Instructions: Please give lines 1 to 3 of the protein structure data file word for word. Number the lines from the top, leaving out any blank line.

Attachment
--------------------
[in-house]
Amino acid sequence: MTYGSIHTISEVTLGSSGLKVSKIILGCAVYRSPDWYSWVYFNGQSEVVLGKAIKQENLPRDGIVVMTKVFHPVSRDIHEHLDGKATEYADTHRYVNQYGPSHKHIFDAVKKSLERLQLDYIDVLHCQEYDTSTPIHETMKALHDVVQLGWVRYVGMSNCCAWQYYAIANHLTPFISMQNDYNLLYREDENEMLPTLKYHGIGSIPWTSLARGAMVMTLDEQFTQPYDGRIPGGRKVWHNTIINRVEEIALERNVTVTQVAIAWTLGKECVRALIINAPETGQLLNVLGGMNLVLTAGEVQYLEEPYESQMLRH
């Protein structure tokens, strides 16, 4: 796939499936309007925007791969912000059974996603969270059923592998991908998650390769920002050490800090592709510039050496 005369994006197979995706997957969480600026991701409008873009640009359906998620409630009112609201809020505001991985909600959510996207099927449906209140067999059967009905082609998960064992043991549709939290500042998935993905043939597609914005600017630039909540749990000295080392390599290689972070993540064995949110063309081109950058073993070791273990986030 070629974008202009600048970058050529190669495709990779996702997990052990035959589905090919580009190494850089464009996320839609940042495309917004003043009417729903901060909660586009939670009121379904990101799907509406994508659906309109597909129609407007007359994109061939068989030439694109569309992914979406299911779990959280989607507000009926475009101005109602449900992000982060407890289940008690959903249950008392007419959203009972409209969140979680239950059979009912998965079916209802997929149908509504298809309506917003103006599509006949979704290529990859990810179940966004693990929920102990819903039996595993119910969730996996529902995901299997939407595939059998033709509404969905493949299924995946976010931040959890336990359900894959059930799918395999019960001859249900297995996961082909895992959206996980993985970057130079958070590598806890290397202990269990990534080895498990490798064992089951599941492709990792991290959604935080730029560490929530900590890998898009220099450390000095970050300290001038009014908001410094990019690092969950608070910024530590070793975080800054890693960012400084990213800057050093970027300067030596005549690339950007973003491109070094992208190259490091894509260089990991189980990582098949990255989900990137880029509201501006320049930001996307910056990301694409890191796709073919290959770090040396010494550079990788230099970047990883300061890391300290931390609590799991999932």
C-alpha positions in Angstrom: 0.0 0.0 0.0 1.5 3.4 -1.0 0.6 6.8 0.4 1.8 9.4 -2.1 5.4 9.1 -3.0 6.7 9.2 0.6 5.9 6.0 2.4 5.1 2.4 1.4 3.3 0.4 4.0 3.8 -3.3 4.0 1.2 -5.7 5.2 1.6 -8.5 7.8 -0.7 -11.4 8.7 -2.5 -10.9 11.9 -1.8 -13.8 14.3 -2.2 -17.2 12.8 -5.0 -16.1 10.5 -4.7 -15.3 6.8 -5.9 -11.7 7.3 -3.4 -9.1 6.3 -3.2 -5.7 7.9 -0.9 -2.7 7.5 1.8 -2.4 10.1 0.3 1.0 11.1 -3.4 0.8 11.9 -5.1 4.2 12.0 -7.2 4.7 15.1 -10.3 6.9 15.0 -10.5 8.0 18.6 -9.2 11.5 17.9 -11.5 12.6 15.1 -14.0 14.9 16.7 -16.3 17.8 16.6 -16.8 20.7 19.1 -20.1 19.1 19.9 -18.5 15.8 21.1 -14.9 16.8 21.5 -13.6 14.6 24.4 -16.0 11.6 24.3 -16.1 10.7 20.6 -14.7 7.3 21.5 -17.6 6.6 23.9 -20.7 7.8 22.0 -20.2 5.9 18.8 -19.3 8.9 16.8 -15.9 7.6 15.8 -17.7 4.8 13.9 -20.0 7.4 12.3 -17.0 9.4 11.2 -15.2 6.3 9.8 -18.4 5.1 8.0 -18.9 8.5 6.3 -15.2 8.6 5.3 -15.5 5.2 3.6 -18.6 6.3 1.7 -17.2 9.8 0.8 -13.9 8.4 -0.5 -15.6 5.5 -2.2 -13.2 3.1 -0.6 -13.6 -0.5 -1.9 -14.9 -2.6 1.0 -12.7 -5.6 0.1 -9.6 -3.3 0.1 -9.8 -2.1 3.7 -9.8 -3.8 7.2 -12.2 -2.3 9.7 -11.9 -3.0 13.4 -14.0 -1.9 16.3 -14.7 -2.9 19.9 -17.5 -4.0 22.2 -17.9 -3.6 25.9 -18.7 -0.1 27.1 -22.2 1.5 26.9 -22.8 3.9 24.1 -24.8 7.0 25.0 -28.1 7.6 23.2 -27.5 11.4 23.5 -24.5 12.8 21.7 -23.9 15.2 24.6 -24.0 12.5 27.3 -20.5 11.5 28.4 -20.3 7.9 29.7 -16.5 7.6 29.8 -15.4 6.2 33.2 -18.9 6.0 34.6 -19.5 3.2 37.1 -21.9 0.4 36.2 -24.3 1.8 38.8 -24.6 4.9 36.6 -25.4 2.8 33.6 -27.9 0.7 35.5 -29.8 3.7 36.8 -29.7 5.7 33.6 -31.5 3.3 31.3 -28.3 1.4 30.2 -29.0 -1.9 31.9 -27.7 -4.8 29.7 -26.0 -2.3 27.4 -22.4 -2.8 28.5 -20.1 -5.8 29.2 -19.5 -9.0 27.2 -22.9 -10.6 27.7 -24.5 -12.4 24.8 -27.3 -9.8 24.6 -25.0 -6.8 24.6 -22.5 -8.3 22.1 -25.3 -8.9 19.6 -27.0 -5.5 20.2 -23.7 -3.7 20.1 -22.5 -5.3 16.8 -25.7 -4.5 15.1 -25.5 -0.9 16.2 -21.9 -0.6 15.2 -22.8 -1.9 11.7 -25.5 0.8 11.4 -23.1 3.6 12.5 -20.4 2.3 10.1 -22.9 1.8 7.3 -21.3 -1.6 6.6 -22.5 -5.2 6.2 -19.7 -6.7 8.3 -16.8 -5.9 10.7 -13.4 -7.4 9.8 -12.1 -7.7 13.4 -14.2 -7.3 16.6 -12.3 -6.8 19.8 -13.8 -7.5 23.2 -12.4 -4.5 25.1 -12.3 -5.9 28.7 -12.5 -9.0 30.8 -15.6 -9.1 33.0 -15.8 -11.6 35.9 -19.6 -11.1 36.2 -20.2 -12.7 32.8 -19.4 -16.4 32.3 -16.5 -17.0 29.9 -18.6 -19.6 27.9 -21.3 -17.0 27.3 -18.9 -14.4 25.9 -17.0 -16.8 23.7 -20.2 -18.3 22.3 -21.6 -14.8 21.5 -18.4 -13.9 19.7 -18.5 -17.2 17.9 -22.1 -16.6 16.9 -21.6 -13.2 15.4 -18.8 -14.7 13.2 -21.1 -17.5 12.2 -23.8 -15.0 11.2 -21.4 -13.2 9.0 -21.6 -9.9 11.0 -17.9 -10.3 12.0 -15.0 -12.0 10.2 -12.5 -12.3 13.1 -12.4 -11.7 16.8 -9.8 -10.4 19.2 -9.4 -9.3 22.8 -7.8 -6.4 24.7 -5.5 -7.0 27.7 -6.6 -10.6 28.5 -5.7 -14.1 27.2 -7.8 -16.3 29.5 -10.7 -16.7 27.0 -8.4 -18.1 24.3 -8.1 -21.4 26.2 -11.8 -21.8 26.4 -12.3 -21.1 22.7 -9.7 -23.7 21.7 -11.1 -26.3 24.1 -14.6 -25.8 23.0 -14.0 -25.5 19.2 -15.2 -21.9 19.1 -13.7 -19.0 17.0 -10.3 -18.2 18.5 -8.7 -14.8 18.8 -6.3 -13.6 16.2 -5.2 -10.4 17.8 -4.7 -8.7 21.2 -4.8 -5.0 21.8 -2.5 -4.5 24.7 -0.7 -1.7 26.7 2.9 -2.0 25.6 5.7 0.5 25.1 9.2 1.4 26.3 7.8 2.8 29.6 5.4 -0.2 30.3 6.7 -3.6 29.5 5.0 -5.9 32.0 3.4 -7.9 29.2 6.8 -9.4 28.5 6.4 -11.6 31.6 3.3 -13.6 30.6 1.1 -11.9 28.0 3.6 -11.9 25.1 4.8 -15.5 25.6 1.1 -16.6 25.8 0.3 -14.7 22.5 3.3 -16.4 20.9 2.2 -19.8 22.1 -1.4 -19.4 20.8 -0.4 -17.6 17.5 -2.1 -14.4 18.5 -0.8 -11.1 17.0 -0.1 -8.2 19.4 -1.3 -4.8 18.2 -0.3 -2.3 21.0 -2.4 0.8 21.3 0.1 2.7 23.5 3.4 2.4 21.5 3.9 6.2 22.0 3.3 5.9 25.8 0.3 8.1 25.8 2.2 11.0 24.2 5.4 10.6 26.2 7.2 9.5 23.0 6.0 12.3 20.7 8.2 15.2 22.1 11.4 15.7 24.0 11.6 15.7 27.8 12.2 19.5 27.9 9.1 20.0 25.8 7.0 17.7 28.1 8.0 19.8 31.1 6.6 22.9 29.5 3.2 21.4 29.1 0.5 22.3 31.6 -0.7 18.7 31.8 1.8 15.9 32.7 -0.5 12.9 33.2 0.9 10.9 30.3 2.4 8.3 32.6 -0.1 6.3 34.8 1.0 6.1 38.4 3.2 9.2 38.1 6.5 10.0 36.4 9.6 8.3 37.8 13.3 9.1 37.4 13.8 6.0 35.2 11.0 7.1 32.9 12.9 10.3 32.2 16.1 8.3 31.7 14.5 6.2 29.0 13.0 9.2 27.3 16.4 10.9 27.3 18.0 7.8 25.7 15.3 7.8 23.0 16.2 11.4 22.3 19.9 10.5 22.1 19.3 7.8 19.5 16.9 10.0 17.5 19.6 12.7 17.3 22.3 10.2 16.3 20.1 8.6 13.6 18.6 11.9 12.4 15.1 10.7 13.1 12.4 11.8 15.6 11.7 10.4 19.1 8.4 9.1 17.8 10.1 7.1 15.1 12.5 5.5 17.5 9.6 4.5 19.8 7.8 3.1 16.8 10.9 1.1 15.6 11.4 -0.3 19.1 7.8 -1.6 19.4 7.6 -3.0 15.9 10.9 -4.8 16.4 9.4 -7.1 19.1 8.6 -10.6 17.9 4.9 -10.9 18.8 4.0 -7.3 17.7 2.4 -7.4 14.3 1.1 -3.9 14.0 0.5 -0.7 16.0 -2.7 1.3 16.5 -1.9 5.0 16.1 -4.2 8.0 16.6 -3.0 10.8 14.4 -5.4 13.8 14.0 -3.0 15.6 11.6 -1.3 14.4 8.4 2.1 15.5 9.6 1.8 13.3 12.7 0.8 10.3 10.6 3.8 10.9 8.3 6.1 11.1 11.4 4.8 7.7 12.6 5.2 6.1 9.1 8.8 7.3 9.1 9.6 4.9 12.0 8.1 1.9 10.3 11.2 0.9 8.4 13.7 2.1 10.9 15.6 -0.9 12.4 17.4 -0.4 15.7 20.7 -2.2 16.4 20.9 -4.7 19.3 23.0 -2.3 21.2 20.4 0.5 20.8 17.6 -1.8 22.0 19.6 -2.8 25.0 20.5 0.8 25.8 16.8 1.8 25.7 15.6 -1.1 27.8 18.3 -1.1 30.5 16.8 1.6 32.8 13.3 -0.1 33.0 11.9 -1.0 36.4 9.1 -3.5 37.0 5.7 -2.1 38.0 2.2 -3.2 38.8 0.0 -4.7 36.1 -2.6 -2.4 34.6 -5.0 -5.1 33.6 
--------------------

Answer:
[in-house]
Amino acid sequence: MTYGSIHTISEVTLGSSGLKVSKIILGCAVYRSPDWYSWVYFNGQSEVVLGKAIKQENLPRDGIVVMTKVFHPVSRDIHEHLDGKATEYADTHRYVNQYGPSHKHIFDAVKKSLERLQLDYIDVLHCQEYDTSTPIHETMKALHDVVQLGWVRYVGMSNCCAWQYYAIANHLTPFISMQNDYNLLYREDENEMLPTLKYHGIGSIPWTSLARGAMVMTLDEQFTQPYDGRIPGGRKVWHNTIINRVEEIALERNVTVTQVAIAWTLGKECVRALIINAPETGQLLNVLGGMNLVLTAGEVQYLEEPYESQMLRH
């Protein structure tokens, strides 16, 4: 796939499936309007925007791969912000059974996603969270059923592998991908998650390769920002050490800090592709510039050496 005369994006197979995706997957969480600026991701409008873009640009359906998620409630009112609201809020505001991985909600959510996207099927449906209140067999059967009905082609998960064992043991549709939290500042998935993905043939597609914005600017630039909540749990000295080392390599290689972070993540064995949110063309081109950058073993070791273990986030 070629974008202009600048970058050529190669495709990779996702997990052990035959589905090919580009190494850089464009996320839609940042495309917004003043009417729903901060909660586009939670009121379904990101799907509406994508659906309109597909129609407007007359994109061939068989030439694109569309992914979406299911779990959280989607507000009926475009101005109602449900992000982060407890289940008690959903249950008392007419959203009972409209969140979680239950059979009912998965079916209802997929149908509504298809309506917003103006599509006949979704290529990859990810179940966004693990929920102990819903039996595993119910969730996996529902995901299997939407595939059998033709509404969905493949299924995946976010931040959890336990359900894959059930799918395999019960001859249900297995996961082909895992959206996980993985970057130079958070590598806890290397202990269990990534080895498990490798064992089951599941492709990792991290959604935080730029560490929530900590890998898009220099450390000095970050300290001038009014908001410094990019690092969950608070910024530590070793975080800054890693960012400084990213800057050093970027300067030596005549690339950007973003491109070094992208190259490091894509260089990991189980990582098949990255989900990137880029509201501006320049930001996307910056990301694409890191796709073919290959770090040396010494550079990788230099970047990883300061890391300290931390609590799991999932």